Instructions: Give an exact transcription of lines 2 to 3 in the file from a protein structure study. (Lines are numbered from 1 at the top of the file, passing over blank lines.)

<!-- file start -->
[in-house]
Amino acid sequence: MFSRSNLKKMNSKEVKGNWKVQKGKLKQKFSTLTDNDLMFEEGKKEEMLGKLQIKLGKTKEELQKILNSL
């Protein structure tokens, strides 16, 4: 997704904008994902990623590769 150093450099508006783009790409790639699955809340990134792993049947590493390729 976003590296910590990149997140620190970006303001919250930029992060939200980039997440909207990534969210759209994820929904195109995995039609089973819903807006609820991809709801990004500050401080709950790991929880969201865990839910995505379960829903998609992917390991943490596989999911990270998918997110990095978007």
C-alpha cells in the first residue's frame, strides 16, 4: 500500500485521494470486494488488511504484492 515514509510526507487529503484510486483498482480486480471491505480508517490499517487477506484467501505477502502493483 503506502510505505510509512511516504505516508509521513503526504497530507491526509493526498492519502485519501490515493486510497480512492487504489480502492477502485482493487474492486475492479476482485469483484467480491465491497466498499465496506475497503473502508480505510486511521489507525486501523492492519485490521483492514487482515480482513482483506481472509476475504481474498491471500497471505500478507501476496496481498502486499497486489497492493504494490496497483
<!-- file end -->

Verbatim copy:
Amino acid sequence: MFSRSNLKKMNSKEVKGNWKVQKGKLKQKFSTLTDNDLMFEEGKKEEMLGKLQIKLGKTKEELQKILNSL
């Protein structure tokens, strides 16, 4: 997704904008994902990623590769 150093450099508006783009790409790639699955809340990134792993049947590493390729 976003590296910590990149997140620190970006303001919250930029992060939200980039997440909207990534969210759209994820929904195109995995039609089973819903807006609820991809709801990004500050401080709950790991929880969201865990839910995505379960829903998609992917390991943490596989999911990270998918997110990095978007």